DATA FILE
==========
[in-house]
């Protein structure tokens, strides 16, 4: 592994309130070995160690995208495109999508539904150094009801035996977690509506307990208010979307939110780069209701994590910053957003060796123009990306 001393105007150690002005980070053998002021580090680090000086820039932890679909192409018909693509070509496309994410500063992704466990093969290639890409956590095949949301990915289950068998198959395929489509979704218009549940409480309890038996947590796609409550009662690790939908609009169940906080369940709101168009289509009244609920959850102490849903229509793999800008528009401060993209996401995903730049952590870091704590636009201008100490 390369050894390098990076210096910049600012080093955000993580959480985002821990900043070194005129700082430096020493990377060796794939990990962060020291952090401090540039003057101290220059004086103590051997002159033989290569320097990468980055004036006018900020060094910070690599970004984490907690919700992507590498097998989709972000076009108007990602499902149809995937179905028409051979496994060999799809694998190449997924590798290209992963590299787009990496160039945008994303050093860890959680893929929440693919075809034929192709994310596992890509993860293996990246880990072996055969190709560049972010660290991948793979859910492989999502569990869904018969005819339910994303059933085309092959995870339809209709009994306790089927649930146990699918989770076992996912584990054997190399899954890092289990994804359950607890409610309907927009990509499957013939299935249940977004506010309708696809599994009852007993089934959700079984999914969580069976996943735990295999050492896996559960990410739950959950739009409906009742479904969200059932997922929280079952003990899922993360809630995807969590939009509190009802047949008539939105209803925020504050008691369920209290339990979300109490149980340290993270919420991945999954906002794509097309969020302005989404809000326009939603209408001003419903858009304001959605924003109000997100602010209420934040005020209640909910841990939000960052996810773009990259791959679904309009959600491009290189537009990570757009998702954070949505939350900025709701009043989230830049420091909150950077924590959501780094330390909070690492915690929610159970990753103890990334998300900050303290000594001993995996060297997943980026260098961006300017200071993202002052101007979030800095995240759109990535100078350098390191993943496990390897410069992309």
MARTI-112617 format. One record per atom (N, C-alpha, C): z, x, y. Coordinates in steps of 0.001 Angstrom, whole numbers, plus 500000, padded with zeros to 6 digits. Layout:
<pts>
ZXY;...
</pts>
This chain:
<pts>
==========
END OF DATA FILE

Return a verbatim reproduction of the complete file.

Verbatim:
[in-house]
């Protein structure tokens, strides 16, 4: 592994309130070995160690995208495109999508539904150094009801035996977690509506307990208010979307939110780069209701994590910053957003060796123009990306 001393105007150690002005980070053998002021580090680090000086820039932890679909192409018909693509070509496309994410500063992704466990093969290639890409956590095949949301990915289950068998198959395929489509979704218009549940409480309890038996947590796609409550009662690790939908609009169940906080369940709101168009289509009244609920959850102490849903229509793999800008528009401060993209996401995903730049952590870091704590636009201008100490 390369050894390098990076210096910049600012080093955000993580959480985002821990900043070194005129700082430096020493990377060796794939990990962060020291952090401090540039003057101290220059004086103590051997002159033989290569320097990468980055004036006018900020060094910070690599970004984490907690919700992507590498097998989709972000076009108007990602499902149809995937179905028409051979496994060999799809694998190449997924590798290209992963590299787009990496160039945008994303050093860890959680893929929440693919075809034929192709994310596992890509993860293996990246880990072996055969190709560049972010660290991948793979859910492989999502569990869904018969005819339910994303059933085309092959995870339809209709009994306790089927649930146990699918989770076992996912584990054997190399899954890092289990994804359950607890409610309907927009990509499957013939299935249940977004506010309708696809599994009852007993089934959700079984999914969580069976996943735990295999050492896996559960990410739950959950739009409906009742479904969200059932997922929280079952003990899922993360809630995807969590939009509190009802047949008539939105209803925020504050008691369920209290339990979300109490149980340290993270919420991945999954906002794509097309969020302005989404809000326009939603209408001003419903858009304001959605924003109000997100602010209420934040005020209640909910841990939000960052996810773009990259791959679904309009959600491009290189537009990570757009998702954070949505939350900025709701009043989230830049420091909150950077924590959501780094330390909070690492915690929610159970990753103890990334998300900050303290000594001993995996060297997943980026260098961006300017200071993202002052101007979030800095995240759109990535100078350098390191993943496990390897410069992309």
MARTI-112617 format. One record per atom (N, C-alpha, C): z, x, y. Coordinates in steps of 0.001 Angstrom, whole numbers, plus 500000, padded with zeros to 6 digits. Layout:
<pts>
ZXY;...
</pts>
This chain:
<pts>